The interim report recommends, as an option, that all drug products be required to employ two types of validated anti-counterfeit technologies, one overt and one covert. Because both the incorporation of such technologies and their value with regards to reaching the goal of deterring counterfeiting will be, in BIO's view, highly dependent on the product, dosage form, etc., we recommend that FDA continue to lay out the goal and allow the industry to determine, based on product types, how best to reach the goal. BIO believes that the choice of specific anti-counterfeit technology should be left to the manufacturers, who have expertise in the development, manufacture and design of both products and packaging components. Additionally, if the implementation of the technology requires regulatory approval (such as addition of deterrents integral to the product), BIO recommends that FDA consider reduced regulatory filing requirements (such as, for example, reduction of stability requirements) and regulatory reporting categories. We believe that use of taggants or chemical markers, for example, raises concerns about cost, the nature of regulatory controls and the additional time that would be required to secure FDA approval to incorporate additional chemical materials in drug products. BIO believes that it is also important to recognize that some technologies (such as taggants or other forensic technologies) may be inappropriate for use with proteins. Overall, BIO is cautious about industry wide mandates regarding technology solutions because of the sensitivity of our biotechnology products and unknown long-term cost and benefits. Technologies can prevent counterfeits from reaching the public only if downstream players in the supply chain can and do recognize them and respond appropriately.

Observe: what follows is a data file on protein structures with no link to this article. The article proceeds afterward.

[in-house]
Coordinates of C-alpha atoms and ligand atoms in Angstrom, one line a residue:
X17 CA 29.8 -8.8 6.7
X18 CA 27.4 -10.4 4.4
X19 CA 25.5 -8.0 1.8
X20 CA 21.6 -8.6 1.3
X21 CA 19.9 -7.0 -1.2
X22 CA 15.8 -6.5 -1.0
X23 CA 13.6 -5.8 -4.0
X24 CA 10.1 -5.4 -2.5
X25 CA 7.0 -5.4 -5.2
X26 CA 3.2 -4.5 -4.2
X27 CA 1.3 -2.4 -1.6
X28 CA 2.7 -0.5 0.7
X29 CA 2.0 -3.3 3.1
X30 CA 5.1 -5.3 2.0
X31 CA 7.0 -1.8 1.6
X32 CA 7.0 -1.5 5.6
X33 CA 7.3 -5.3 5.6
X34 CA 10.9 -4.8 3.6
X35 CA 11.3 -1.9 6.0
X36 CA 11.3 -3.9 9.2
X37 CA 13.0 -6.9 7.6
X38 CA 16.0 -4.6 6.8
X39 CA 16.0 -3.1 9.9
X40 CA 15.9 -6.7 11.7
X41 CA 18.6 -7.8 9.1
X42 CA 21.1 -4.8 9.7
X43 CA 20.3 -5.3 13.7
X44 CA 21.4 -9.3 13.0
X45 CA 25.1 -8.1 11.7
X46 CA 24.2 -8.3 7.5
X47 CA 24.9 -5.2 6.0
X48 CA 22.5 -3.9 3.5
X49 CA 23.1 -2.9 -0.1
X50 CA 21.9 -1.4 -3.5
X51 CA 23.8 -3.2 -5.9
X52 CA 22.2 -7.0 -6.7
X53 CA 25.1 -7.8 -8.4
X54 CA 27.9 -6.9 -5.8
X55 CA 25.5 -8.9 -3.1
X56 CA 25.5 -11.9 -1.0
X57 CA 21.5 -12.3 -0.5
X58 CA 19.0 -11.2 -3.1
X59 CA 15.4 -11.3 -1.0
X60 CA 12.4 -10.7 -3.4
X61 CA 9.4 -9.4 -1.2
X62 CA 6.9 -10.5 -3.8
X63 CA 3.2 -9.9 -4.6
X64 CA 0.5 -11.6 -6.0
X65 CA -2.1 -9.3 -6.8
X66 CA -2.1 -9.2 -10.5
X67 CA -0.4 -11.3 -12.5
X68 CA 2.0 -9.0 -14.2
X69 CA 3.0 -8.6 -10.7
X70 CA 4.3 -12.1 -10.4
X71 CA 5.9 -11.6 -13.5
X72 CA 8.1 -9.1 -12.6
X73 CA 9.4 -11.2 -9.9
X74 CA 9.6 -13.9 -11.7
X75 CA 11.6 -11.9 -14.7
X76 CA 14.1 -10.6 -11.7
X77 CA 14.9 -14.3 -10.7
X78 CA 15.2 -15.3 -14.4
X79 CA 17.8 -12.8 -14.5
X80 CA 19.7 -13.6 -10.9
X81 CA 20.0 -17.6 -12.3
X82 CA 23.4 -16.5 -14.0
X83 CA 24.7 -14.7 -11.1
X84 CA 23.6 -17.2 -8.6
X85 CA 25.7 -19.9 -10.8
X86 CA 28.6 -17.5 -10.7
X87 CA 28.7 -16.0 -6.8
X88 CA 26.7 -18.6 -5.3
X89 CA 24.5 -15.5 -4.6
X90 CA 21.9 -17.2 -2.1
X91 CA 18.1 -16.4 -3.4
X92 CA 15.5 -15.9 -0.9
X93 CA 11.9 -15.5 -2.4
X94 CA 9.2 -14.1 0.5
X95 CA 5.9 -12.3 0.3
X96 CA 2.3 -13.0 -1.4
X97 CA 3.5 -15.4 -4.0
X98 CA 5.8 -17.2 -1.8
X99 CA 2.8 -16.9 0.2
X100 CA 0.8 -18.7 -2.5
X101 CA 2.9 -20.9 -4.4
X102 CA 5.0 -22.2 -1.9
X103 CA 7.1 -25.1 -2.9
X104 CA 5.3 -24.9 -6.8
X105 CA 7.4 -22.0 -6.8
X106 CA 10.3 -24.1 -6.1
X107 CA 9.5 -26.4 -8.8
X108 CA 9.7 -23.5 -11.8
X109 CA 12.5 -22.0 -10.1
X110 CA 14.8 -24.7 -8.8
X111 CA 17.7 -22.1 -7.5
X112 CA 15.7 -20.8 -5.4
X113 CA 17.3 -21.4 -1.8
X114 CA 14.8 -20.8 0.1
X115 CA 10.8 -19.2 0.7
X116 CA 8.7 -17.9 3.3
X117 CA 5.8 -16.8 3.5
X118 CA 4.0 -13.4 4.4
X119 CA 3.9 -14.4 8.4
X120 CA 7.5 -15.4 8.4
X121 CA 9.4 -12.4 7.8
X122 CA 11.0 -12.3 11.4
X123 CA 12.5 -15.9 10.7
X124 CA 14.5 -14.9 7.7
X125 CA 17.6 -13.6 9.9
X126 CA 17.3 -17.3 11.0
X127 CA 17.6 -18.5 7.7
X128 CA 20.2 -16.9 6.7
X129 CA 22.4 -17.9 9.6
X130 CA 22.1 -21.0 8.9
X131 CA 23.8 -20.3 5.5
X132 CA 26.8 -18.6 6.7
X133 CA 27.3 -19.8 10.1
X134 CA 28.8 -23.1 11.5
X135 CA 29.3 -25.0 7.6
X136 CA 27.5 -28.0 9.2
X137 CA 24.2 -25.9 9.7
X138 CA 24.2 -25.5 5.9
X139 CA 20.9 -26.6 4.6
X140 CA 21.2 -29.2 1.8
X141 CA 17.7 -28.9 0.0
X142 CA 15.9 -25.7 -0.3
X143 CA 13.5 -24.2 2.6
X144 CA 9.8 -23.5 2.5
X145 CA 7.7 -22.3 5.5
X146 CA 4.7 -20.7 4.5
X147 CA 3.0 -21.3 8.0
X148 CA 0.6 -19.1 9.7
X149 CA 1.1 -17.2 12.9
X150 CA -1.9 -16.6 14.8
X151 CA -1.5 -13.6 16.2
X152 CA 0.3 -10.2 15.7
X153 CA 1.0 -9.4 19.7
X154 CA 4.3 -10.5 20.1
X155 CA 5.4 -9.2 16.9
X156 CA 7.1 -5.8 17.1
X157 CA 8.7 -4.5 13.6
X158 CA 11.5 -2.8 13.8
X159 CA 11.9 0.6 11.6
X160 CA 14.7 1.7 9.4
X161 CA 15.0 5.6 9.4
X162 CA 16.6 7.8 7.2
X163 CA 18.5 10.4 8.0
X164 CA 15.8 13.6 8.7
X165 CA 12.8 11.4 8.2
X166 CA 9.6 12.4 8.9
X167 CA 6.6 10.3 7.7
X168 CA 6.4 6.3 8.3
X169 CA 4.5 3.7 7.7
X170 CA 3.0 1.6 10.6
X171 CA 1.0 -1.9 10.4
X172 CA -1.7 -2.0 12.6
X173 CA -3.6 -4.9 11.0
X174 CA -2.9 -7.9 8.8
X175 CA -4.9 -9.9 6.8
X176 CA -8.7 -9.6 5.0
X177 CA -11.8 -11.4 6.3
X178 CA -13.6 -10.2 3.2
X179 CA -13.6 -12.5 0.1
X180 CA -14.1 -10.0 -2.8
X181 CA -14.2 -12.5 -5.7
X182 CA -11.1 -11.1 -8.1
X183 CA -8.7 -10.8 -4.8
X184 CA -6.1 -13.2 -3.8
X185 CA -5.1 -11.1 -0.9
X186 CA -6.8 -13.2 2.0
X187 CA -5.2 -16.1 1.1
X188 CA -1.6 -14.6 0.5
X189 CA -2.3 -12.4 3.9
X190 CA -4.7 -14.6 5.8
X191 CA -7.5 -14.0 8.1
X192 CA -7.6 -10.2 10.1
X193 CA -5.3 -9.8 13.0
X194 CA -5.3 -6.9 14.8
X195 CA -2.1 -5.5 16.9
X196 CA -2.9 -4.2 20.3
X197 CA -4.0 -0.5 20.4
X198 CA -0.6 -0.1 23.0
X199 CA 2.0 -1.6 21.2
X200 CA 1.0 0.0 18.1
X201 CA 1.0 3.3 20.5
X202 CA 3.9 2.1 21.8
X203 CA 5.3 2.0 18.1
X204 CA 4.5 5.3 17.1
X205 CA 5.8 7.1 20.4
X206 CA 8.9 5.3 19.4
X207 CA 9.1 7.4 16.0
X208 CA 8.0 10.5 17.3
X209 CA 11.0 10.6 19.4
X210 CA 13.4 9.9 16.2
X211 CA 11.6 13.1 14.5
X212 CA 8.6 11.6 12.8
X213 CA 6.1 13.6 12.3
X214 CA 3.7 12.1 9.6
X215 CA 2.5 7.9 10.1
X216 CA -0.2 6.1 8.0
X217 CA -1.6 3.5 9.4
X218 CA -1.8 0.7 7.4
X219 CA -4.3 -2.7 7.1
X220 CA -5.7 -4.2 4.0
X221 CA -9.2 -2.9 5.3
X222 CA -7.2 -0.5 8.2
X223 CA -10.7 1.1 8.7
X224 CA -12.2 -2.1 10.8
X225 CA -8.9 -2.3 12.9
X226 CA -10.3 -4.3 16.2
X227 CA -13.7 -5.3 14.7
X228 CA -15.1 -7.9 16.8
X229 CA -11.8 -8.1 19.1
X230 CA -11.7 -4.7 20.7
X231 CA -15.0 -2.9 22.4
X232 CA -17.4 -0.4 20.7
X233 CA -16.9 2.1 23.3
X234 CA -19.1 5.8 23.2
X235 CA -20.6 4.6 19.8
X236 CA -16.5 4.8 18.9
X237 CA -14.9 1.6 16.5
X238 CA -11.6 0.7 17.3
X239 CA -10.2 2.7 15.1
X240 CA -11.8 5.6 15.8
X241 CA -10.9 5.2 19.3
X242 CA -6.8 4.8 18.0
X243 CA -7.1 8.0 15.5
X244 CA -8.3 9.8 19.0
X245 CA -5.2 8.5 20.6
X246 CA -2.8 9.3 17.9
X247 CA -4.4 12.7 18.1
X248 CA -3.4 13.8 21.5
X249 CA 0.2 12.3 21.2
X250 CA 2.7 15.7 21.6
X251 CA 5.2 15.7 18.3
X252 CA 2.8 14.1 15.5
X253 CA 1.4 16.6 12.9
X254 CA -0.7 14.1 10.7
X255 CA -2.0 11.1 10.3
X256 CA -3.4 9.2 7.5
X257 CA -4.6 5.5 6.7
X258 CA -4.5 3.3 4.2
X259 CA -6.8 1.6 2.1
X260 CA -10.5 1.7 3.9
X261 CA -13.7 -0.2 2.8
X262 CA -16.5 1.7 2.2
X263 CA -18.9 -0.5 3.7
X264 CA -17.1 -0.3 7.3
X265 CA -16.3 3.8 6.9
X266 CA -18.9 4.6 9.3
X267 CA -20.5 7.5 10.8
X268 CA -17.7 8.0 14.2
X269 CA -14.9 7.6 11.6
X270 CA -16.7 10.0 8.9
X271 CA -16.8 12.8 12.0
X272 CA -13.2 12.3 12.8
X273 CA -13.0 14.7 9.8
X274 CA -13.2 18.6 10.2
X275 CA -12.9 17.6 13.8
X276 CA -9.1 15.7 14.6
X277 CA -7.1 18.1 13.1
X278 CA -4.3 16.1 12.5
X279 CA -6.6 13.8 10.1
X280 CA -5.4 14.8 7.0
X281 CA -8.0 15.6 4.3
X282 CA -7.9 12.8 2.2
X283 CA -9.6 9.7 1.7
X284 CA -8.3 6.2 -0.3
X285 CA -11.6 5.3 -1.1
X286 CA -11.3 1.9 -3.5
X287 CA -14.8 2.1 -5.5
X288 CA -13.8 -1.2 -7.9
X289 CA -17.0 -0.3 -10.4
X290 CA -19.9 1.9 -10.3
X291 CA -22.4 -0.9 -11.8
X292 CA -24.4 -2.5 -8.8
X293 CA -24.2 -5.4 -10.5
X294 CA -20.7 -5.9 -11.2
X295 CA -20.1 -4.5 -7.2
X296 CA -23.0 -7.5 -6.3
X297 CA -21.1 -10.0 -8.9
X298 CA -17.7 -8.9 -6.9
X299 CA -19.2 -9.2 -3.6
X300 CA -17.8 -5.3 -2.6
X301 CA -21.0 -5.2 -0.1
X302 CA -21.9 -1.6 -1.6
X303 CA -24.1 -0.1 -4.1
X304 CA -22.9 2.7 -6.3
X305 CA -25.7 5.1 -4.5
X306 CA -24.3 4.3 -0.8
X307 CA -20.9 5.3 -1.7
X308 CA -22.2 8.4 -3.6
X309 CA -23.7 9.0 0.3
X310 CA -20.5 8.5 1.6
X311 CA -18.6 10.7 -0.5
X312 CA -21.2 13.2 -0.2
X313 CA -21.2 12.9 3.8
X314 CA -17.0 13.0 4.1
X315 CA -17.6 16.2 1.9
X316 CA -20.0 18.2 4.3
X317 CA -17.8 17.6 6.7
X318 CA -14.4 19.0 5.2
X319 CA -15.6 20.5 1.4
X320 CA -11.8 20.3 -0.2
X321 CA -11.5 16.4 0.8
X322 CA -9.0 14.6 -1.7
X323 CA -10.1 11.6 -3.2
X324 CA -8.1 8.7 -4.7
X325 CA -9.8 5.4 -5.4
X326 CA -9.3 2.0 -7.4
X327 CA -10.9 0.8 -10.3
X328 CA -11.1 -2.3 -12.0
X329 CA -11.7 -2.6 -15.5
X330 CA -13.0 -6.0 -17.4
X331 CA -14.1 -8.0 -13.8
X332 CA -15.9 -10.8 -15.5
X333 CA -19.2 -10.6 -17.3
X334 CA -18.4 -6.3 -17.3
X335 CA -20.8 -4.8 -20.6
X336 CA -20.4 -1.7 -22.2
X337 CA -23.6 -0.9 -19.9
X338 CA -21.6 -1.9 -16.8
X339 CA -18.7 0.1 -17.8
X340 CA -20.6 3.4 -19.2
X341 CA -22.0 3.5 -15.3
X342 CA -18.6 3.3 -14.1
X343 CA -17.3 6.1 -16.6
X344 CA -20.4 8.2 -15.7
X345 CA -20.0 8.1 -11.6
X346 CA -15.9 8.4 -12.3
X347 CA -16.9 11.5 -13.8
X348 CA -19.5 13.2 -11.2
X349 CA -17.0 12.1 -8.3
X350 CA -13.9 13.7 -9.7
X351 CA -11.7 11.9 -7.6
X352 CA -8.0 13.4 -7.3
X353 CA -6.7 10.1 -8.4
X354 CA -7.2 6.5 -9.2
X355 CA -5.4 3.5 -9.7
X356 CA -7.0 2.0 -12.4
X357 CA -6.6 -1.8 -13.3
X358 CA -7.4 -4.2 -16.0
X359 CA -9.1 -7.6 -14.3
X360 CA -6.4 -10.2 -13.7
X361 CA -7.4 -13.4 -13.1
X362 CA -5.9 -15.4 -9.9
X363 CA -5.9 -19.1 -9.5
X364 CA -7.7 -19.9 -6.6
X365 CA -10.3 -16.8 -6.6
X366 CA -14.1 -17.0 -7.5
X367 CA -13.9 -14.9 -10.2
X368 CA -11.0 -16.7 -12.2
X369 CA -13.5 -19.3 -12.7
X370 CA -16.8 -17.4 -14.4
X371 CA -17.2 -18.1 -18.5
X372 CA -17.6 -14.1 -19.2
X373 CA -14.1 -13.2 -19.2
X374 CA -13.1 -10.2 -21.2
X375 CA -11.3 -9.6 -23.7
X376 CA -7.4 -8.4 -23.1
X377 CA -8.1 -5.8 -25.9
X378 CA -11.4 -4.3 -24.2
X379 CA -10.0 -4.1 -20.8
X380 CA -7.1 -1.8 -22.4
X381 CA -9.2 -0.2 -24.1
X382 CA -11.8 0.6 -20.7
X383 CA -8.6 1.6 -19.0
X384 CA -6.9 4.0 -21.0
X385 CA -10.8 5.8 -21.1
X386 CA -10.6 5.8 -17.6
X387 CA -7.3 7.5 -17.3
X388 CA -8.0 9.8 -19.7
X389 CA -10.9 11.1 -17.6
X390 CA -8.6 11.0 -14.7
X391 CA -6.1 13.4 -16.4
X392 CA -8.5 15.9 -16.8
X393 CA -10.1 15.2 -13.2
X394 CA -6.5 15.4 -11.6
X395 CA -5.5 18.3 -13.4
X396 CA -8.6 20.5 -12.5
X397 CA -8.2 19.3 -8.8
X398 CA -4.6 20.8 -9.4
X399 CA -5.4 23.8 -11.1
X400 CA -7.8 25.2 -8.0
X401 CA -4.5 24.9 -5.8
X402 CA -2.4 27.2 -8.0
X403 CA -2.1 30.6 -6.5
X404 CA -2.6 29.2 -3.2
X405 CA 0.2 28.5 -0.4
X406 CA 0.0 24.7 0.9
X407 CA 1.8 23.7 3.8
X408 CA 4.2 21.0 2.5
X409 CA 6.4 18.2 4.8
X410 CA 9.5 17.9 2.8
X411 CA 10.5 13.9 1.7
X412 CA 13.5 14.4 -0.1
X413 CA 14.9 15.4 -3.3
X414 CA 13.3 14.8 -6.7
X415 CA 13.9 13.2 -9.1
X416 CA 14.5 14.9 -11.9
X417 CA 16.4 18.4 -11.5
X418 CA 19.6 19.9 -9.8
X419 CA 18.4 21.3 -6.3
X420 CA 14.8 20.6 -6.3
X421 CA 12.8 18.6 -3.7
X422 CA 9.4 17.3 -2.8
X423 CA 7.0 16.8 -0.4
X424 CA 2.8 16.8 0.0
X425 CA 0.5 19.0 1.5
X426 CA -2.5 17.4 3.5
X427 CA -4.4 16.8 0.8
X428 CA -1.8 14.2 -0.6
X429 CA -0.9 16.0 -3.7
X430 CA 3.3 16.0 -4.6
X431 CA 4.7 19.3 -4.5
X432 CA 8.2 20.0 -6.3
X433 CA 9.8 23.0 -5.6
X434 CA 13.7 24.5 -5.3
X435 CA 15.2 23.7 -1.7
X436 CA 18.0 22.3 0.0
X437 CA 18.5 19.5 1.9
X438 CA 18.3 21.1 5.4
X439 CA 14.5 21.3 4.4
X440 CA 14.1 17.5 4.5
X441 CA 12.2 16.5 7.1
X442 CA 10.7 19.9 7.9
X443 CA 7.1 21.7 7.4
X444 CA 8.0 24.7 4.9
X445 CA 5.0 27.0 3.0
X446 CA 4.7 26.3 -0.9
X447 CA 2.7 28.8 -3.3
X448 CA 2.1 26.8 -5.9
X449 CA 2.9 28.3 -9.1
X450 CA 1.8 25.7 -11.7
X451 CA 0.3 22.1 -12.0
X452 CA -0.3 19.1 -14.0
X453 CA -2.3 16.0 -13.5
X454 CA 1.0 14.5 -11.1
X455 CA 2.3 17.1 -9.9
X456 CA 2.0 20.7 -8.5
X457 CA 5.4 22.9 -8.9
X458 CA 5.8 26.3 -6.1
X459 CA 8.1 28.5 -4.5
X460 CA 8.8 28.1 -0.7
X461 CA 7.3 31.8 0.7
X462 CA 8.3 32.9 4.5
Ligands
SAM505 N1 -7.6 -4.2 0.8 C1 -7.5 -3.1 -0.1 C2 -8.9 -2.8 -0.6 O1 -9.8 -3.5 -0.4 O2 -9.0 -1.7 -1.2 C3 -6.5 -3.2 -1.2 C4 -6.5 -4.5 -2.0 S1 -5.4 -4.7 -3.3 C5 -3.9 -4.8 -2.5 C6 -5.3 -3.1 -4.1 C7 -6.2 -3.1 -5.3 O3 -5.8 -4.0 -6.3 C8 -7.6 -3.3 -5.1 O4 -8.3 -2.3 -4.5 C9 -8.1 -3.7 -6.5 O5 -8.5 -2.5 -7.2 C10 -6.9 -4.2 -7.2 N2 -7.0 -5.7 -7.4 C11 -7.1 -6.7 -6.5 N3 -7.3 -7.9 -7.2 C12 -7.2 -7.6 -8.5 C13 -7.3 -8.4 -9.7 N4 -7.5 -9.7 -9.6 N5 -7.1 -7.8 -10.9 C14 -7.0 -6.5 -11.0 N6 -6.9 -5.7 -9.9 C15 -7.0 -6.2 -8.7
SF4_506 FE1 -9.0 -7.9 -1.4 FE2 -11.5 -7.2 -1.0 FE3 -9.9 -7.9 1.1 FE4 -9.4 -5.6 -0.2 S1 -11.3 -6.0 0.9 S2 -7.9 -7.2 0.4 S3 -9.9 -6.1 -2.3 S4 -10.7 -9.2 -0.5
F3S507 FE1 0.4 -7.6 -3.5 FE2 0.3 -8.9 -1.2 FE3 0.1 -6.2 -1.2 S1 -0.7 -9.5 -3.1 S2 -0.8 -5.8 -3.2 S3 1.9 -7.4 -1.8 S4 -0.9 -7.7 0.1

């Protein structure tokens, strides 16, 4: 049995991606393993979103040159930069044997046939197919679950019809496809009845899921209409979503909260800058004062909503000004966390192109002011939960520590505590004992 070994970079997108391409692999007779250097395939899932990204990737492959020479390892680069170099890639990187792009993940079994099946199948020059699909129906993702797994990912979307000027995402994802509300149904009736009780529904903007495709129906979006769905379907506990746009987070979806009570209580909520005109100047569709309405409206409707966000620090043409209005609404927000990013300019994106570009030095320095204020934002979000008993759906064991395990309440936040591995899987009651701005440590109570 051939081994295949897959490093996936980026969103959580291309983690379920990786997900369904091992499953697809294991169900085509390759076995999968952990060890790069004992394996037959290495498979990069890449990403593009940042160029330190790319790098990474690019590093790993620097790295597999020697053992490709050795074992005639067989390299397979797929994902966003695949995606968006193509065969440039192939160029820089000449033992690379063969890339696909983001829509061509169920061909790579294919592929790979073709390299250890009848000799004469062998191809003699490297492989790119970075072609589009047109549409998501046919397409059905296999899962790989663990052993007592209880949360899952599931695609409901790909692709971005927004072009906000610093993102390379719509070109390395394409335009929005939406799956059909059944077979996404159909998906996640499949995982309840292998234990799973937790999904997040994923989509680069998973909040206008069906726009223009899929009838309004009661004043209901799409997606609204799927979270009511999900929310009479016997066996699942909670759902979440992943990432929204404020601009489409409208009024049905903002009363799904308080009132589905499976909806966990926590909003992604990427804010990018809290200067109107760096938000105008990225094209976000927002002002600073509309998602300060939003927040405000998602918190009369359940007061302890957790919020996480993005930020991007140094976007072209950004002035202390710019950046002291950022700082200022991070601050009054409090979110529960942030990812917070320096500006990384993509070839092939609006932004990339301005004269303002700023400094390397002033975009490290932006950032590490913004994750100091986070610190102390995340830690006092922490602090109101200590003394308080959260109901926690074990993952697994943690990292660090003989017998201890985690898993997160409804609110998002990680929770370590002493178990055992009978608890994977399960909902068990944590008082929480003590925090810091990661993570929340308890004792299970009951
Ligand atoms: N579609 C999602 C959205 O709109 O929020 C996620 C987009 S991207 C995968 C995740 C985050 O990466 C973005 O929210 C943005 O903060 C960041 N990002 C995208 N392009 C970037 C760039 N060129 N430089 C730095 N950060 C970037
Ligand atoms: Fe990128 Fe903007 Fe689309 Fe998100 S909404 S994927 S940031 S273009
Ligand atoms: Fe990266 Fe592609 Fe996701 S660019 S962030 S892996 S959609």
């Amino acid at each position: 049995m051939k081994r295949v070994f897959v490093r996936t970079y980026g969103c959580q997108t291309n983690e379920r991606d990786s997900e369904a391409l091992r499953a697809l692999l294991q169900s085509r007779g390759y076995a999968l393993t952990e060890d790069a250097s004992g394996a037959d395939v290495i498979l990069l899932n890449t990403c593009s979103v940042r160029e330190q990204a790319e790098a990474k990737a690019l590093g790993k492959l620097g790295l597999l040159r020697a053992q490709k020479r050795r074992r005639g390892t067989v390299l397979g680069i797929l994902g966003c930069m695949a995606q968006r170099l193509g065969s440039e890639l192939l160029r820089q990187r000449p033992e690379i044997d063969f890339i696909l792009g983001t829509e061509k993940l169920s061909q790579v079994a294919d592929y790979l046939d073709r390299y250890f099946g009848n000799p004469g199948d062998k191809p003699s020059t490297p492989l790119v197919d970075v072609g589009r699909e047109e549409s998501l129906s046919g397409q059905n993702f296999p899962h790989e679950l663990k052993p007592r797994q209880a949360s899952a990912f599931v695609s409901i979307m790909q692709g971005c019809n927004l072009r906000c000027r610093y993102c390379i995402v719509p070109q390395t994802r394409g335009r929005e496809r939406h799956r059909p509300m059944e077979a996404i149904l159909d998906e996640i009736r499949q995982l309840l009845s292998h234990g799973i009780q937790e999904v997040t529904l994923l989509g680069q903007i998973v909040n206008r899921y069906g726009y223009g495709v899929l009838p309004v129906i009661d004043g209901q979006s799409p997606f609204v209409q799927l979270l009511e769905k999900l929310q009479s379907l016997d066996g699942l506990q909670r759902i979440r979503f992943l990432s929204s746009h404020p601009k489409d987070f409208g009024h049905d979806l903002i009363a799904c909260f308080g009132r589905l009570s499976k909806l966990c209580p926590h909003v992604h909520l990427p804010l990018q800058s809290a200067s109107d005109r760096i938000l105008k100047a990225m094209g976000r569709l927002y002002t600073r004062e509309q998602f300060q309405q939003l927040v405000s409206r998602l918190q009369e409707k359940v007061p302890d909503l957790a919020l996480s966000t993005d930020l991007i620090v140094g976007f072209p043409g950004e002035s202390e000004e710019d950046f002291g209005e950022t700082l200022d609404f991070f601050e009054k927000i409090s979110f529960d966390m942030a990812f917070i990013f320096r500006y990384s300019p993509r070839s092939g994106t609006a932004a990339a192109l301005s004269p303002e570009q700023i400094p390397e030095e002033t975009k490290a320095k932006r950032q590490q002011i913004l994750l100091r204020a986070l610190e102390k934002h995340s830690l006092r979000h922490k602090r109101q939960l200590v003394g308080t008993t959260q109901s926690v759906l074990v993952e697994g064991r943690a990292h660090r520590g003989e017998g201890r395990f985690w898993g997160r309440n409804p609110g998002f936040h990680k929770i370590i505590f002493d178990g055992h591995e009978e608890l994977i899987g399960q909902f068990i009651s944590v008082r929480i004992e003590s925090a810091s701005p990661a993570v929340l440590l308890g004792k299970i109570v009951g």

BIO believes that the development of an electronic database for authentication purposes may be helpful and might be of practical value. However, BIO recommends substantial additional discussions to resolve some key questions before initiation of any such system. For example, who will develop and maintain the database? BIO believes FDA may well be the most appropriate site, but also recognizes the potential resource implications for the agency, which will raise concerns about whether this function would become a priority that could take resources from FDA's principal functions in the review, approval and regulation of new products. We believe a private sector organization, under FDA contract, also may be an option. That approach, however, will raise additional questions about system security and the ability to maintain the confidentiality of proprietary information as well as to prevent access into the system by counterfeiters themselves. Further, BIO believes that any such system will be only as effective as the extent of participation by manufacturers. Considerable work is needed to ensure, for any such database, that manufacturers will provide data to the system and will not be discouraged from participation by concerns about the security of their information.